With about 88 percent of junior and senior level English courses, 85 percent of upper level communications courses, 58 percent of criminal justice courses, 50 percent of accounting courses and 35 percent of upper level psychology courses – just to name a few – currently being taught online or via video conference, UVI professors and students are no strangers to the varied class formats and most have their preferences.
Zohn Fleming, a sophomore speech communication and theater major said, “I like the video conference classes better because I get to hear a lot of different opinions from students on both or all three campuses. I wish more of my classes were video conference, but I don’t like online classes because I just keep forgetting to do the work.”
With asynchronous classes, it sometimes seems to be a case of “out of sight, out of mind.”
“The video conference class got to the point where I just did what I had to do and nothing more. I would sit in class and be on my phone or iPad the whole time because no one cared,” Sarah Jagrup said. “My interest was not there at all because there was a total disconnect and I was left out. I wished I had more access to my professor.”
“I can’t engage in an online class when the professor is on St. Thomas, but now that I am a senior, I just don’t care anymore,” Sarah said.
“I don’t think it’s fair for students on the remote campus,” Dr. Combie said.
Sophia Horsford, a junior majoring in criminal justice said, “the professors in St. Thomas are hard to get in contact with and if more of our classes were regular classes with just St. Croix, we would have no technical difficulties.”
I would prefer if more of my classes were regular/traditional classes because in class it’s more personal,” Olinger Augustin, a sophomore majoring in communications said. “You don’t have to yell over to the camera and you are more likely to be remembered.”
Shanah Bannis, a senior psychology major said, “I prefer regular classes for the interaction and online classes for the convenience, but in video conference courses is it not easy to engage both sides.”
Despite the challenges of asynchronous courses, they play a crucial role in our campus and, when the technology works and the students are kept engaged, these courses can be effective and provide the campus with a useful resource to connect with not only St. Thomas but St. John as well. Without video conference and online courses, there would be over 100 fewer classes at UVI and taking the necessary classes would be an even greater challenge for students trying to graduate in a timely manner.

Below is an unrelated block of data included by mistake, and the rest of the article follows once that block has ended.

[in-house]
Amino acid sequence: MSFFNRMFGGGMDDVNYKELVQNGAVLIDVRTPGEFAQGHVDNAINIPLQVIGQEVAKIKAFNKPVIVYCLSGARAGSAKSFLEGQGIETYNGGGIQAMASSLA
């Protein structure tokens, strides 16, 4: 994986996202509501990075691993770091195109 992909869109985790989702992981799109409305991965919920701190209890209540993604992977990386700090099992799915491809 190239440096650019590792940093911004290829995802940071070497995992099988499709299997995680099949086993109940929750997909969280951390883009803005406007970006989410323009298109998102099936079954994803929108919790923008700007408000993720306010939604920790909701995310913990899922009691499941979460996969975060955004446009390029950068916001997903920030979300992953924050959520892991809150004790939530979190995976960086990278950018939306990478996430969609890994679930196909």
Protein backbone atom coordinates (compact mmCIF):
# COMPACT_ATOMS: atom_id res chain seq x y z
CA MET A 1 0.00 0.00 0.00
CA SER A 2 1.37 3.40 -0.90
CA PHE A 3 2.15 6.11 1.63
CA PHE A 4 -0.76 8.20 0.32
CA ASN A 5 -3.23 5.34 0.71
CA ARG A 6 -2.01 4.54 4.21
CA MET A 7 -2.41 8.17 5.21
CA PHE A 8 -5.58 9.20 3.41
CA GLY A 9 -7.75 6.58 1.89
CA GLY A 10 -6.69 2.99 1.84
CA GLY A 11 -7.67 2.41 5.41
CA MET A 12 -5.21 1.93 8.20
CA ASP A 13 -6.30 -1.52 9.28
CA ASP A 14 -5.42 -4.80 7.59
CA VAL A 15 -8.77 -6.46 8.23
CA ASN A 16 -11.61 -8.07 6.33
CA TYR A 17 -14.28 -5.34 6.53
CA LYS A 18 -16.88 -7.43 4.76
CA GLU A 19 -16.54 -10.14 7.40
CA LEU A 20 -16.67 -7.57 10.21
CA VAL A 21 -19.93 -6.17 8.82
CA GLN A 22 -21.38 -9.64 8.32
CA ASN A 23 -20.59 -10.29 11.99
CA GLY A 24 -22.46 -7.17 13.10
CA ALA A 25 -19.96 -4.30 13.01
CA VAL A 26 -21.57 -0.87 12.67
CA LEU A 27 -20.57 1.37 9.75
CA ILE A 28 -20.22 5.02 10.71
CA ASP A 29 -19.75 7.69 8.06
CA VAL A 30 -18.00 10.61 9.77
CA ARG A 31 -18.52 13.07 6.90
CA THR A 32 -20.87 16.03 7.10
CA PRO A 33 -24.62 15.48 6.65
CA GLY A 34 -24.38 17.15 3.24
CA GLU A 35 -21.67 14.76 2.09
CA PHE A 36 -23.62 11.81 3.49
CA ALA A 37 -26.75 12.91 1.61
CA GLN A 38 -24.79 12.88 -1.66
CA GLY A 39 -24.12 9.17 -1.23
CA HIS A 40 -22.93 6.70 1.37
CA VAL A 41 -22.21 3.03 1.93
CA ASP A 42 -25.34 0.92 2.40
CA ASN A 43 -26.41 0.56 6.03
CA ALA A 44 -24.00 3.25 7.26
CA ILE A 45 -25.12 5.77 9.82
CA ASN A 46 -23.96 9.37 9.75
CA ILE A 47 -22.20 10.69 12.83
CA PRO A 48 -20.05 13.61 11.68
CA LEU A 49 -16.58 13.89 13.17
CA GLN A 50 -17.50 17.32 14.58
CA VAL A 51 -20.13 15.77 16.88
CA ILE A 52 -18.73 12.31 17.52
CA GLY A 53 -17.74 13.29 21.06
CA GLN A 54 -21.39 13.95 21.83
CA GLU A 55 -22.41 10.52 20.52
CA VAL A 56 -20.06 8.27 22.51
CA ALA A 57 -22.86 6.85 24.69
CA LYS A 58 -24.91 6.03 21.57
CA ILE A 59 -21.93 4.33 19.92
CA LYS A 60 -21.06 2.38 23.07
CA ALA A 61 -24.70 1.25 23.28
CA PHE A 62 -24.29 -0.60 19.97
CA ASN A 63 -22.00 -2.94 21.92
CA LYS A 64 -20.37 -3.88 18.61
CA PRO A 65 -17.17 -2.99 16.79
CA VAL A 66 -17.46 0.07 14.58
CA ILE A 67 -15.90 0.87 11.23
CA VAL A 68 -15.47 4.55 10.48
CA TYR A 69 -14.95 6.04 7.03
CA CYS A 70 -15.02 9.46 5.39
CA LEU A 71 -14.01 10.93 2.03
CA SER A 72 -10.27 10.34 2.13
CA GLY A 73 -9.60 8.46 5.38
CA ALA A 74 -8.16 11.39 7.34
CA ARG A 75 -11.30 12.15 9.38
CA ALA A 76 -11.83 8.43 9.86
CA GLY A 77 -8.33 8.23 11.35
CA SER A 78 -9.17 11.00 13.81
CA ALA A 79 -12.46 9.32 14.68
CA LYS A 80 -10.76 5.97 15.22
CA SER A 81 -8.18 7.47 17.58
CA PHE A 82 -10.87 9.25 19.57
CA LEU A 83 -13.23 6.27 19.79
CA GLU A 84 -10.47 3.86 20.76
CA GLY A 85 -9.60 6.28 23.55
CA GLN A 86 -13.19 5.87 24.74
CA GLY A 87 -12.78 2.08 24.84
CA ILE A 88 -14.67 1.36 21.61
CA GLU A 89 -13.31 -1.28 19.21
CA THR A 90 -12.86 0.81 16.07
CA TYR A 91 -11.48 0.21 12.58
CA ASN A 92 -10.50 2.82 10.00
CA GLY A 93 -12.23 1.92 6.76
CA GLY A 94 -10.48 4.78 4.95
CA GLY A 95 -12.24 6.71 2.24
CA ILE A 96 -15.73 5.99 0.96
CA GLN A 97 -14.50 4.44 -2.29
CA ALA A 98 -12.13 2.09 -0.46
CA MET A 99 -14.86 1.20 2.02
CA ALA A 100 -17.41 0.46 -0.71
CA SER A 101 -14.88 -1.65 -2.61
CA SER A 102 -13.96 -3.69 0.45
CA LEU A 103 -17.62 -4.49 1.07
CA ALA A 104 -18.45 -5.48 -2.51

“I actually like VC classes,” Dr. Gillian Royes, a communications professor said. “It can be fun with small classes where the students on both campuses get to discuss issues together.”
“Providing video-conferencing and on-line courses provides a service to those who may not otherwise have the opportunity to matriculate,” Nancy W. Morgan, a professor of education, said. “With a motivated student, is not ‘something’ better than ‘nothing’?”
For students like Sarah Jagrup who have had horrible experiences with online or video conference classes, that motivation is hard to come by or maintain.
“At the end of the day,” Sarah said, “you just have to suck it up and get used to it because more and more of your classes are going to be online or video conference.”
ST. CROIX — The University of the Virgin Islands “celebrated their employees with high esteem for 2015” on Tuesday, April 14, at the 41st annual service awards on the Albert A. Sheen Campus.
30 employees were awarded for their outstanding service and dedication to the university, with honors from employee of the year, perfect attendance and extensive years of service.
Guest speaker, Marilyn Brathwaite-Hall, thanked the honorees for their service and acknowledged that they had in them 6 universal ideals that shaped their lives: Career well-being,social-well being, physical well-being, financial-well being, community well-being and spiritual well-being.
“So when we recognize our honorees today, we understand that they have engaged — whether intentionally or not — these essential elements of their lives,” Hall said, “and have chosen to navigate successfully through the challenges, valley, and the mountaintop experiences of their career, social, financial ,physical, community, and spiritual lives to keep moving forward and persist in being apart of serving the extraordinary UVI family and for that we say Thank you for your service.”